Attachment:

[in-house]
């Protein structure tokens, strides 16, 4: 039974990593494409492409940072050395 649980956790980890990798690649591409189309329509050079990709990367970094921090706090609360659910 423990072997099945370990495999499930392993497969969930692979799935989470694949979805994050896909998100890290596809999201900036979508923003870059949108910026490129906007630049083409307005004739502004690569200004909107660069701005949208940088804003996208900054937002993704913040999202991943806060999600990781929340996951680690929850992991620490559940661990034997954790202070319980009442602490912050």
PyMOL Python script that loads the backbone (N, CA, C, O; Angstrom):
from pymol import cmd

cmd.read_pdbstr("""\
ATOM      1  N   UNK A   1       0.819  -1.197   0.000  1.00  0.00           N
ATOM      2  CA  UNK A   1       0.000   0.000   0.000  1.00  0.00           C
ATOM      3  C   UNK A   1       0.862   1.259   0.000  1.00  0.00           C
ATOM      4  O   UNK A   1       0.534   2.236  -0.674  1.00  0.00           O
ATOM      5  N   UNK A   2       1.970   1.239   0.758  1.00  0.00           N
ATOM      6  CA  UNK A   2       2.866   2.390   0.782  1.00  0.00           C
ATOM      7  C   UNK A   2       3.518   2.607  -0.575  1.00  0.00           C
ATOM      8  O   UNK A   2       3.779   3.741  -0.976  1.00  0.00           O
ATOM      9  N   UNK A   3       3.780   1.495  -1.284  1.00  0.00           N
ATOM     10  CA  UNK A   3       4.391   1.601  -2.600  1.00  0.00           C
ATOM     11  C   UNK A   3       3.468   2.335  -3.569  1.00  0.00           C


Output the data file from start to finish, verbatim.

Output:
[in-house]
């Protein structure tokens, strides 16, 4: 039974990593494409492409940072050395 649980956790980890990798690649591409189309329509050079990709990367970094921090706090609360659910 423990072997099945370990495999499930392993497969969930692979799935989470694949979805994050896909998100890290596809999201900036979508923003870059949108910026490129906007630049083409307005004739502004690569200004909107660069701005949208940088804003996208900054937002993704913040999202991943806060999600990781929340996951680690929850992991620490559940661990034997954790202070319980009442602490912050």
PyMOL Python script that loads the backbone (N, CA, C, O; Angstrom):
from pymol import cmd

cmd.read_pdbstr("""\
ATOM      1  N   UNK A   1       0.819  -1.197   0.000  1.00  0.00           N
ATOM      2  CA  UNK A   1       0.000   0.000   0.000  1.00  0.00           C
ATOM      3  C   UNK A   1       0.862   1.259   0.000  1.00  0.00           C
ATOM      4  O   UNK A   1       0.534   2.236  -0.674  1.00  0.00           O
ATOM      5  N   UNK A   2       1.970   1.239   0.758  1.00  0.00           N
ATOM      6  CA  UNK A   2       2.866   2.390   0.782  1.00  0.00           C
ATOM      7  C   UNK A   2       3.518   2.607  -0.575  1.00  0.00           C
ATOM      8  O   UNK A   2       3.779   3.741  -0.976  1.00  0.00           O
ATOM      9  N   UNK A   3       3.780   1.495  -1.284  1.00  0.00           N
ATOM     10  CA  UNK A   3       4.391   1.601  -2.600  1.00  0.00           C
ATOM     11  C   UNK A   3       3.468   2.335  -3.569  1.00  0.00           C